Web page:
At President George H.W. Bush's home in Kennebunkport, Maine, there is a sign with four letters: C-A-V-U. Aviators know what this means. Ceiling and Visibility Unlimited.
As the country mourned the loss of our 41st president this week, perhaps we learned more about the remarkable life of George H.W. Bush than during his presidency. There was a sense in America during his tenure that he came from an elite life of privilege. That perception in no way captures the fullness of this man’s journey.
The President began his adult life as a college student at Yale. A star baseball player and high-achiever, a certain unlimited horizon was before him. But he chose to leave Yale and enlisted on his 18th birthday to serve in WWII.
He joined the Navy and became a fighter pilot. On a mission to destroy a Japanese radio tower, his plane was hit by flak. With fire sweeping over the wings, he kept flying, dropped his bombs, and turned back over the ocean. Ordering his crew to hit the silk, he dipped the plane to allow their escape before he jettisoned himself. As the wind caught him, he gashed his head on the tail of the plane and plunged towards the sea. Exhausted and bleeding, he climbed onto a raft. Remarkably, a submarine spotted him, and he was rescued. None of his other crew survived.
At his funeral, it was remarked that he often asked why he was spared, and his crewmen were not. He wanted to live a life worthy of their sacrifice. The war over, he left behind other options on Wall Street, and he and Barbara moved the family to Texas to make their way in the oil business.
As I sat during the funeral at the Washington National Cathedral, a faith-based liturgy based upon the Christian tradition of the Bush family, I had these reflections: “The music is beautiful, timeless, and triumphant, bespeaking of nobility. America is gritty, tough, but the death of a President reminds us of our capacity for sacrifice and beauty." The author of his biography, Jon Meacham, remarked that President Bush was the "last great soldier-statesman...a founding father of the 20th century,” who would say, “Tell the truth, don't blame people...stay the course." Former Wyoming Senator Alan Simpson added, “Loyalty--it coursed through his blood. Loyalty to his country…loyalty to his friends." His son President George W. Bush said that he taught the family that public service was noble and necessary.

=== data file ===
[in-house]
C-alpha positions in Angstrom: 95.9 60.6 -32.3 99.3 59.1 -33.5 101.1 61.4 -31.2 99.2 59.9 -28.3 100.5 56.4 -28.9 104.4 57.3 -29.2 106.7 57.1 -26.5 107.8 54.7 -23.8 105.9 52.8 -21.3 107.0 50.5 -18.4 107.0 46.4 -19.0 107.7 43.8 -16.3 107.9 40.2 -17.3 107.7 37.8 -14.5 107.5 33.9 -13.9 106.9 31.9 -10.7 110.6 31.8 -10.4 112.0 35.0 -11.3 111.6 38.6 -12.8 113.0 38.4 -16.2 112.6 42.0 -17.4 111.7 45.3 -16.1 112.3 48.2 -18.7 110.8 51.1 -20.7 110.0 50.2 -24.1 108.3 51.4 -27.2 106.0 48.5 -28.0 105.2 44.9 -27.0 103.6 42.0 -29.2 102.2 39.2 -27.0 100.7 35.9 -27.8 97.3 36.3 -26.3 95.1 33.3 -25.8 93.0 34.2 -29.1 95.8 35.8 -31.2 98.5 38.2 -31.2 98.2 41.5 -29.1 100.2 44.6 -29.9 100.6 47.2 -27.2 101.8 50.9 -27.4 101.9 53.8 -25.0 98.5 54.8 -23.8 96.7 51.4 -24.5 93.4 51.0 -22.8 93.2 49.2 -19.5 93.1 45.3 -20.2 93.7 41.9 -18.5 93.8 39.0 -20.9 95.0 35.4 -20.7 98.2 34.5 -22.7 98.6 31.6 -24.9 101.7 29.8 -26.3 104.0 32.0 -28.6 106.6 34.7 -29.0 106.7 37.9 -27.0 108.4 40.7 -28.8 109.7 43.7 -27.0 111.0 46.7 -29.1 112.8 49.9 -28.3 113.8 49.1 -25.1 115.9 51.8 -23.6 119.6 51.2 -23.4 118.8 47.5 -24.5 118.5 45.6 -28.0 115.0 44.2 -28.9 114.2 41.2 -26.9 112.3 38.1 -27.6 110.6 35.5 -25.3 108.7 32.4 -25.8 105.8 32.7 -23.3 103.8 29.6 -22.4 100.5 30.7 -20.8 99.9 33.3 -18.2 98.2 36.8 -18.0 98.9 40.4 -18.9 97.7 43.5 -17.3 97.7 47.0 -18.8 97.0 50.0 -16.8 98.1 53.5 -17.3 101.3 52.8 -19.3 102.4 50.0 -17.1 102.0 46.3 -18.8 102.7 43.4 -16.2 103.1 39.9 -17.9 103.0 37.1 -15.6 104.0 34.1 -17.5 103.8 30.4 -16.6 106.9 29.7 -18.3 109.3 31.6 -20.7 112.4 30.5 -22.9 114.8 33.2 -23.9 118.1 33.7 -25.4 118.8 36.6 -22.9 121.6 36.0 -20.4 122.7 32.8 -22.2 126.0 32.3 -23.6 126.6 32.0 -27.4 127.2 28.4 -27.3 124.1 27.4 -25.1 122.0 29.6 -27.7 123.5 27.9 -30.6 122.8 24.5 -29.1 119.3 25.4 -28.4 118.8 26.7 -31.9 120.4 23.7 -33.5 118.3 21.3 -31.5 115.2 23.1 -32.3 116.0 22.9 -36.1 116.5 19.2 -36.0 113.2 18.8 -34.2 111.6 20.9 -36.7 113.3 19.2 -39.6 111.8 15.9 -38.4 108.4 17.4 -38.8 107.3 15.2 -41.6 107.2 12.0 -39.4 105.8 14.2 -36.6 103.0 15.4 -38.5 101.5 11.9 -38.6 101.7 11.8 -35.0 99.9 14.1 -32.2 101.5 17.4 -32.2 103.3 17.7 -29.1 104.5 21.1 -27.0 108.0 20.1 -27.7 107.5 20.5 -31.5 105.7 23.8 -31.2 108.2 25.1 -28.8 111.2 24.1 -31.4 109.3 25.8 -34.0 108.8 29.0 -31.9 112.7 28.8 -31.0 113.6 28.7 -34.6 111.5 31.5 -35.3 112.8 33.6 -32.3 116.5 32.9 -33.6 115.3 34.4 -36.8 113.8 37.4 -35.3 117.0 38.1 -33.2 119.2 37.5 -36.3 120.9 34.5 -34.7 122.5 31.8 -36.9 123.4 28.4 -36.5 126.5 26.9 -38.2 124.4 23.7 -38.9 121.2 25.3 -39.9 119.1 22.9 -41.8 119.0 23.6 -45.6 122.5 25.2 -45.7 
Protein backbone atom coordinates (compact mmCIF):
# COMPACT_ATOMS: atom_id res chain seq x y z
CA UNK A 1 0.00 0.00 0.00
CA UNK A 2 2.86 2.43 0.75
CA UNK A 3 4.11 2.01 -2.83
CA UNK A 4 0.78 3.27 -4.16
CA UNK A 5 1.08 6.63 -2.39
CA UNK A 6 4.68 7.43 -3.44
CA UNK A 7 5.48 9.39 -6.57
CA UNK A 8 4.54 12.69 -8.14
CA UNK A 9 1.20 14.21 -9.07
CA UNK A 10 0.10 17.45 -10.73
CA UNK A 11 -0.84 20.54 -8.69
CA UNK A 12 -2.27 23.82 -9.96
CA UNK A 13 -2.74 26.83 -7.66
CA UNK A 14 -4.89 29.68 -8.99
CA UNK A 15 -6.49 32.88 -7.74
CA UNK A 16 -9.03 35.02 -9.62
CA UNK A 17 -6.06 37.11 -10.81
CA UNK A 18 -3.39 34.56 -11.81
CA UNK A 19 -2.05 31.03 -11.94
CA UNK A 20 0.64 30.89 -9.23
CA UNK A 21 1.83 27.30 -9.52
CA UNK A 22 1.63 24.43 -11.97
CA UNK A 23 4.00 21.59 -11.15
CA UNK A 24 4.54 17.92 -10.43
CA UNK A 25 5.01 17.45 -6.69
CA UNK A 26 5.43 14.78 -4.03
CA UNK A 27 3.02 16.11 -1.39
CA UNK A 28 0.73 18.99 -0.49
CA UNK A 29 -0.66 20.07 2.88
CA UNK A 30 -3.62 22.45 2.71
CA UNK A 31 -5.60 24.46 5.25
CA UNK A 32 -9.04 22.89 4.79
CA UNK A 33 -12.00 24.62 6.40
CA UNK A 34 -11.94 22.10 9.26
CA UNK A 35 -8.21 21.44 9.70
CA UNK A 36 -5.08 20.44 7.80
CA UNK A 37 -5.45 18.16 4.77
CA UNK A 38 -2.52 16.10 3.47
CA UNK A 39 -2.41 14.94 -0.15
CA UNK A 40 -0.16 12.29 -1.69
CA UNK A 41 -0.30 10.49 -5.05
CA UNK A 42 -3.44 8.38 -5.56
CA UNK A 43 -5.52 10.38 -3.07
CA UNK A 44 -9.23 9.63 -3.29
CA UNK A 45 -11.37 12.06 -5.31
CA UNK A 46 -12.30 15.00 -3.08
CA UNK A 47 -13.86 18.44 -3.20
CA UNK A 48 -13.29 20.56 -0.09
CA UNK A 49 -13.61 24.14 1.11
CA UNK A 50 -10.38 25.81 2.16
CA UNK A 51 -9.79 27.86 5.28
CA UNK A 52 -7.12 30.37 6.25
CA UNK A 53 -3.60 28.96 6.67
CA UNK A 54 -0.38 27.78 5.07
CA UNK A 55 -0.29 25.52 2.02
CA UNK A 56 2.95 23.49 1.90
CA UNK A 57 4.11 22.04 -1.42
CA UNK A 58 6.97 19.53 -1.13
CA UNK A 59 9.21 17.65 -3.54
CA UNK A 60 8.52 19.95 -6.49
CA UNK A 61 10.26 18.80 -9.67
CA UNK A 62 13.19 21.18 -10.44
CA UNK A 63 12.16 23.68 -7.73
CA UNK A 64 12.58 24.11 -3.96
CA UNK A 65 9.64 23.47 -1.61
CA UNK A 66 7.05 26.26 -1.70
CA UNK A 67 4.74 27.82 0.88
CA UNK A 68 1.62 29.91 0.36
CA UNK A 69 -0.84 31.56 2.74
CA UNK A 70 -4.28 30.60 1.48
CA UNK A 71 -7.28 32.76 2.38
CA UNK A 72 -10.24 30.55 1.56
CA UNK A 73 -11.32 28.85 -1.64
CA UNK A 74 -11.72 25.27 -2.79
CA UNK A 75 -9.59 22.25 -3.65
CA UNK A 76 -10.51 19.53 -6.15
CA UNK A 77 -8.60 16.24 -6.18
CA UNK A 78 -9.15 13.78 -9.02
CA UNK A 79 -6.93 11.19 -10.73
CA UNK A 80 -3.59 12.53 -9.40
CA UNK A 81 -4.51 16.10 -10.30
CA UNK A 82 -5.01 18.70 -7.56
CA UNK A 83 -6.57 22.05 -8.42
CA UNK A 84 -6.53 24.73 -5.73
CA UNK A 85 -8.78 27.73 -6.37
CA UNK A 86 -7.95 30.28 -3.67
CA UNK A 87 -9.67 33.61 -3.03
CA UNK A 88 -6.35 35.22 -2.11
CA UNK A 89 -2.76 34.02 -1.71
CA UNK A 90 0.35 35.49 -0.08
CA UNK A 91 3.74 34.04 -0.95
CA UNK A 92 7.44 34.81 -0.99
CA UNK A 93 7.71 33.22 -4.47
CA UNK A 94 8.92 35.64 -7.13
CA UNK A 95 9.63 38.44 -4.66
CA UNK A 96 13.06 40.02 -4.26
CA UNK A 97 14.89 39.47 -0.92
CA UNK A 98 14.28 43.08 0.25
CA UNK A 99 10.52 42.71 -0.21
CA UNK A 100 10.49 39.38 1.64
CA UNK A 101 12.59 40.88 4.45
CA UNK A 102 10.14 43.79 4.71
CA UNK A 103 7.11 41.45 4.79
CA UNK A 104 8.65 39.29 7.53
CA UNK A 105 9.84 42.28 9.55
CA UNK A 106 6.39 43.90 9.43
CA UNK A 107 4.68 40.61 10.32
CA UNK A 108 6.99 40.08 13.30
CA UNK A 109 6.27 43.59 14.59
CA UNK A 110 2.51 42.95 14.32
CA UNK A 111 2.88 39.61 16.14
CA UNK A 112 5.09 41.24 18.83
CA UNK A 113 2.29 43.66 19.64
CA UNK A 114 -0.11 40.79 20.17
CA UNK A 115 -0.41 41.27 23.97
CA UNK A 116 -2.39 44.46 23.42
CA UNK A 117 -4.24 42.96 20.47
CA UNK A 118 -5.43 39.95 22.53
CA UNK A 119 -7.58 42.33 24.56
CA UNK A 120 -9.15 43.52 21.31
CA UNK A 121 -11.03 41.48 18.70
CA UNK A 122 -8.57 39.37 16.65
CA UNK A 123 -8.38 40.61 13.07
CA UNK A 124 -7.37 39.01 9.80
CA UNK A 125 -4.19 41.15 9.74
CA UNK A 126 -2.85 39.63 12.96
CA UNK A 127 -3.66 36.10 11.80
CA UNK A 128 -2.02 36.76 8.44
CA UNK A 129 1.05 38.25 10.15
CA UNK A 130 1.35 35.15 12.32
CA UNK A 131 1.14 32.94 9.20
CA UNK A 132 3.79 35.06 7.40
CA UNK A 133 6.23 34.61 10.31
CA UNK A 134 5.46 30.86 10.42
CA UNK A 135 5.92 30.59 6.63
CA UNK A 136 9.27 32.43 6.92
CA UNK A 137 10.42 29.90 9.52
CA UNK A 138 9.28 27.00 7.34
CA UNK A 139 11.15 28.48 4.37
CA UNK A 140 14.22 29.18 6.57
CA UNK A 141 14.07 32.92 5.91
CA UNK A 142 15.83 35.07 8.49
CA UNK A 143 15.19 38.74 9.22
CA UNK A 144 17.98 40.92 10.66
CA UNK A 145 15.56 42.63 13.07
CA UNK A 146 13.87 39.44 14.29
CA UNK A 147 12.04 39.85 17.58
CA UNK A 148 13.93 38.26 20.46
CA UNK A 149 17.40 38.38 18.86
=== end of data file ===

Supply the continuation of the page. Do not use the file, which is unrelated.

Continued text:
The night before the funeral, I went to the Rotunda of the U.S. Capitol to pay my respects to the President as he lay in state. I just happened to go at a time when the Bush family was entering. Security had cleared the area so that the family could have a private moment. However, President George W. Bush insisted, “No, let the public stay.” The family greeted everyone present. The President shared some kind words with me, and then he looked at us and said, “Don’t cry. If you cry, I’ll cry.”
That moment captured the moving duality of the funeral. There was a formality, dignity, and reverence, as world leaders and five Presidents gathered to pay their respects. The music soared, prayers lifted. But it was also intimate and personal. A family grieved the loss of their father, and friends told of their close relationship—an American public liturgy.
Although his presidency was only one term, upon reflection, some incredible things happened during that period of time. The First Gulf War was executed with absolute precision through an impressive international coalition of the willing and with minimal loss for America. The Berlin Wall fell. He signed the Clean Water Act and the Americans with Disabilities Act.
Comedian Dana Carvey hilariously caricatured him (they also became friends), mocking the expressions “thousand points of light” and “stay the course.” Maybe we didn’t fully understand back then. Now we do.
Stay the course. Be one of the Thousand Points of Light. Ceiling and Visibility Unlimited.
Congressman Jeff Fortenberry serves Nebraska’s First District.